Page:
Assessing the quality of nursing work life

Beth A. Brooks, Judy Storfjell, Osei Omoike, Susan Ohlson, Irene Stemler, Joan Shaver, Amy Brown

Research output: Contribution to journalArticlepeer-review

67 Scopus citations


Traditionally, nursing has measured job satisfaction by focusing on employees' likes and dislikes. However, job satisfaction is an unsatisfactory construct to assess either the jobs themselves or employees' feelings about work sinceas much as 30% of the variance explained in job satisfaction surveys is a function of personality, something employers can do little to change. Based on socio-technical systems theory, quality of nursing work life (QNWL) assessments focus on identifying opportunities for nurses to improve their work and work environment while achieving the organization's goals. Moreover, some evidence suggests that improvements in work life are needed to improve productivity. Therefore, assessing QNWL reveals areas for improvement where the needs of both the employees and the organization converge. The purpose of this article was to assess the QNWL of staff nurses using Brooks' Quality of Nursing Work Life Survey.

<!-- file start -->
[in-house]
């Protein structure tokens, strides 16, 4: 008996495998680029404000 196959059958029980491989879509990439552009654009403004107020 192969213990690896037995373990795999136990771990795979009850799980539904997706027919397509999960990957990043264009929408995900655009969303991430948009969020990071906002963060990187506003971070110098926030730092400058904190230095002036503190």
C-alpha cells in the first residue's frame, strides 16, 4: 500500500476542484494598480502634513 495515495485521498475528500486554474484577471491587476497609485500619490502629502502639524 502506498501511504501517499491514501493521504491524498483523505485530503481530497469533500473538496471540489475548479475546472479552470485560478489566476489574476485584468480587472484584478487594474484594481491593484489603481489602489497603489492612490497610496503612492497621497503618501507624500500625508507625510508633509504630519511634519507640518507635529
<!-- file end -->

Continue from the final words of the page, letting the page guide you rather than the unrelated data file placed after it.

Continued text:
Original languageEnglish (US)
Pages (from-to)152-157
Number of pages6
JournalNursing administration quarterly
Issue number2
StatePublished - Apr 2007


  • Autonomy
  • Organizational support
  • Quality of nursing work life
  • Work design

ASJC Scopus subject areas

  • Leadership and Management


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